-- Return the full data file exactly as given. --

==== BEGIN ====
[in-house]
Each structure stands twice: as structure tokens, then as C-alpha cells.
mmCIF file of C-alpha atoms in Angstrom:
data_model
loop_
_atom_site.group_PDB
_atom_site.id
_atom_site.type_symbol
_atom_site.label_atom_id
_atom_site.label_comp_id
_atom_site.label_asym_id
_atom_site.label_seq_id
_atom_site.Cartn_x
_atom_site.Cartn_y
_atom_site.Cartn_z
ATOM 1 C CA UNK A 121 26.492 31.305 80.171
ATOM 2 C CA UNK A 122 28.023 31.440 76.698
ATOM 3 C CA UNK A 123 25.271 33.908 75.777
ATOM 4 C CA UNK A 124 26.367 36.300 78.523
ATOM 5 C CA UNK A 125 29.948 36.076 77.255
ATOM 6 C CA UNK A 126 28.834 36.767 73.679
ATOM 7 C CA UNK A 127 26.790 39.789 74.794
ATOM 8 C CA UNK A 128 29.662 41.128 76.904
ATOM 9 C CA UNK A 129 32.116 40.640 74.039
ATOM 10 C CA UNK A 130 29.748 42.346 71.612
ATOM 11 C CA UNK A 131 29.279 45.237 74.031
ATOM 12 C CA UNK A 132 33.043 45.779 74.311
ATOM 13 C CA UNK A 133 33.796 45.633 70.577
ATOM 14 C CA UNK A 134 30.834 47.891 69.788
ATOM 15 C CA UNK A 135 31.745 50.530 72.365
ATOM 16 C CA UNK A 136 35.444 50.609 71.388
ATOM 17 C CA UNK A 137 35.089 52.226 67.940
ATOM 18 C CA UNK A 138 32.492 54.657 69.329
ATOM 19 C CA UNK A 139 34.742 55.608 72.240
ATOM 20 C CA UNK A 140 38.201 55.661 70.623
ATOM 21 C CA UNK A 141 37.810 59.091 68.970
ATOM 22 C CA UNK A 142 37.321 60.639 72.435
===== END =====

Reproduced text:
[in-house]
Each structure stands twice: as structure tokens, then as C-alpha cells.
mmCIF file of C-alpha atoms in Angstrom:
data_model
loop_
_atom_site.group_PDB
_atom_site.id
_atom_site.type_symbol
_atom_site.label_atom_id
_atom_site.label_comp_id
_atom_site.label_asym_id
_atom_site.label_seq_id
_atom_site.Cartn_x
_atom_site.Cartn_y
_atom_site.Cartn_z
ATOM 1 C CA UNK A 121 26.492 31.305 80.171
ATOM 2 C CA UNK A 122 28.023 31.440 76.698
ATOM 3 C CA UNK A 123 25.271 33.908 75.777
ATOM 4 C CA UNK A 124 26.367 36.300 78.523
ATOM 5 C CA UNK A 125 29.948 36.076 77.255
ATOM 6 C CA UNK A 126 28.834 36.767 73.679
ATOM 7 C CA UNK A 127 26.790 39.789 74.794
ATOM 8 C CA UNK A 128 29.662 41.128 76.904
ATOM 9 C CA UNK A 129 32.116 40.640 74.039
ATOM 10 C CA UNK A 130 29.748 42.346 71.612
ATOM 11 C CA UNK A 131 29.279 45.237 74.031
ATOM 12 C CA UNK A 132 33.043 45.779 74.311
ATOM 13 C CA UNK A 133 33.796 45.633 70.577
ATOM 14 C CA UNK A 134 30.834 47.891 69.788
ATOM 15 C CA UNK A 135 31.745 50.530 72.365
ATOM 16 C CA UNK A 136 35.444 50.609 71.388
ATOM 17 C CA UNK A 137 35.089 52.226 67.940
ATOM 18 C CA UNK A 138 32.492 54.657 69.329
ATOM 19 C CA UNK A 139 34.742 55.608 72.240
ATOM 20 C CA UNK A 140 38.201 55.661 70.623
ATOM 21 C CA UNK A 141 37.810 59.091 68.970
ATOM 22 C CA UNK A 142 37.321 60.639 72.435